As we know, Donald Tusk is no longer the Prime Minister of Poland, having been elevated to the supremely high position of President of the Council of Ministers. Naturally, that meant a few changes in the Polish government, with Ewa Kopacz as the new Prime Minister and Radek Sikorski, who did not become the EU's Common Foreign Policy High Panjandrum, stepping down (whether by choice or otherwise) as Poland's Foreign Minister as well.
His successor is Grzegorz Schetyna, a 51-year-old former interior minister who recently headed the parliamentary commission for foreign affairs, who is expected "to be conciliatory and soft spoken, in contrast with Sikorski, known for some internationally controversial remarks", which is a roundabout way of saying that Mr Sikorski (no relation to the war-time general and leader of the Polish government in exile until his questionable death) was caught on a mike he had forgotten to check, using language that was a long way from diplomatic.
The Economist, which has a soft spot for Mr Sikorski, is not happy about the choice:
POLAND'S outgoing foreign minister, Radek Sikorski, is a polyglot foreign-policy wonk who helped lead his country to its heftiest international presence in centuries. Grzegorz Schetyna is a party insider who has evinced little interest in international relations, and who, according to his mother, learned his English from the foreign basketball players on a team he used to help run in his native Silesia. But it was Mr Schetyna who was picked to replaced Mr Sikorski as foreign minister on Friday, when Ewa Kopacz, Poland's new prime minister, presented her cabinet (pictured). At a time when Russia is threatening neighbouring Ukraine, even Mr Schetyna's mother, Danuta, says her son was reluctant to take the job.While I find it a little odd that the Economist, formerly a heavy-weight publication, should bother to interview the new Foreign Minister's mother but, it is a little hard to work out what the new Prime Minister's thinking is.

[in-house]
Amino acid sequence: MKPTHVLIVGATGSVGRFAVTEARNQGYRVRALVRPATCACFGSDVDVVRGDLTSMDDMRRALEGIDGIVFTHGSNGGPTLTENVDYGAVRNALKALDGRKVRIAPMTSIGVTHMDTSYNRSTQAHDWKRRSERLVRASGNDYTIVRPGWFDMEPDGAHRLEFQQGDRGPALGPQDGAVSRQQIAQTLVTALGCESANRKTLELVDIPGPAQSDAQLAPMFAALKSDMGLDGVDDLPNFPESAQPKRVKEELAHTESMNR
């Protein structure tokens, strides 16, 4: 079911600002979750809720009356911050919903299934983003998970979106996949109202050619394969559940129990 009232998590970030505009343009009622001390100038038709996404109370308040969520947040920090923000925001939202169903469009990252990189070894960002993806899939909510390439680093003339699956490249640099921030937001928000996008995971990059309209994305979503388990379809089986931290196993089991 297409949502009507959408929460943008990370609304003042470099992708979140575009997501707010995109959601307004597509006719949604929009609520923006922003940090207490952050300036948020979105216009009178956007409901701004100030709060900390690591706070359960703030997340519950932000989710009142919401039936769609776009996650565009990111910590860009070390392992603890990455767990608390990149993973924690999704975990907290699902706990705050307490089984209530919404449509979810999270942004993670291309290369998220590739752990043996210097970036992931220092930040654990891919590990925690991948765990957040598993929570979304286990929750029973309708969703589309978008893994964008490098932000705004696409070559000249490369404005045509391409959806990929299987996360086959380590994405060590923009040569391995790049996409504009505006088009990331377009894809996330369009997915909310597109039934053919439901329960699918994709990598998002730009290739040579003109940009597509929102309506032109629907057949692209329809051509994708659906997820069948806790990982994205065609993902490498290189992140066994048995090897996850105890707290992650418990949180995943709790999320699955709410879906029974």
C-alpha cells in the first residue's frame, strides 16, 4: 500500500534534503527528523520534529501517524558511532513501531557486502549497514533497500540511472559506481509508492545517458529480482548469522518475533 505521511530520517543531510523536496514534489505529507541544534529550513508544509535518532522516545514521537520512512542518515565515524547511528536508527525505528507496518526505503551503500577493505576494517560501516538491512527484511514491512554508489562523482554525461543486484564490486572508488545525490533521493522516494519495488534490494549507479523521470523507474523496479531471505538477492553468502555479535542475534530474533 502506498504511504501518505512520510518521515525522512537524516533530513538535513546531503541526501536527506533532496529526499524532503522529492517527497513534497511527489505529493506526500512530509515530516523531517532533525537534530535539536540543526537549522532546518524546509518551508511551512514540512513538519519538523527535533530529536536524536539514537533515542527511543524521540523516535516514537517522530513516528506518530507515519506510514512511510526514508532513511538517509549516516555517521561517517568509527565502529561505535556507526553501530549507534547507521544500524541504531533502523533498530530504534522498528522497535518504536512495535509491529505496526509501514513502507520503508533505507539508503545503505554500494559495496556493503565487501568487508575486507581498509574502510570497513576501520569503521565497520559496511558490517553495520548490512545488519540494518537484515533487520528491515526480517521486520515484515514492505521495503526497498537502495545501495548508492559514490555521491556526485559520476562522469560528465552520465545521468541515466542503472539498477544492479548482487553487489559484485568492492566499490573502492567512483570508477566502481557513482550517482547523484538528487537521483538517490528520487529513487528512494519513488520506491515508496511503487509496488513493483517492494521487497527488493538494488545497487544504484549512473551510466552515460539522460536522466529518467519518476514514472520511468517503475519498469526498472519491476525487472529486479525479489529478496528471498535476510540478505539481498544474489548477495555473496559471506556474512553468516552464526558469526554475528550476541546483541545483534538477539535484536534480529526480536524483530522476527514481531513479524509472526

The Economist provides a fairly rational explanation, which involves the need to balance internal party forces (as well as getting the difficult Mr Sikorski under control).
In taking over the prime minister's job, Mrs Kopacz has had to ensure Mr Schetyna and other party bosses accept her leadership. She has taken care to put other barons besides Mr Schetyna into senior posts, which allows her to act as an arbiter among party factions and to cement her position. Mr Schetyna has already pulled in his horns. He had earlier called for an internal party vote as soon as possible to determine Civic Platform's leader, but now has fallen into line, allowing the vote to be delayed until after next year's parliamentary elections.In the meantime, Mr Sikorski is being kicked upstairs. He has been given the second most important position on the Polish political scene, though this is not particularly well known internationally: he is to be the Speaker in the Sejm (Parliament), having been accepted as such by the Sejm with 232 votes for, 143 against and 62 abstentions.
I noticed some rumours on Twitter that he is expected to make the Sejm more powerful vis-á-vis the government, taking, as his role model, the British Parliament. Given the recent track record of that venerable institution and, particularly, of the House of Commons, Mr Sikorski will not have to work terribly hard to emulate it.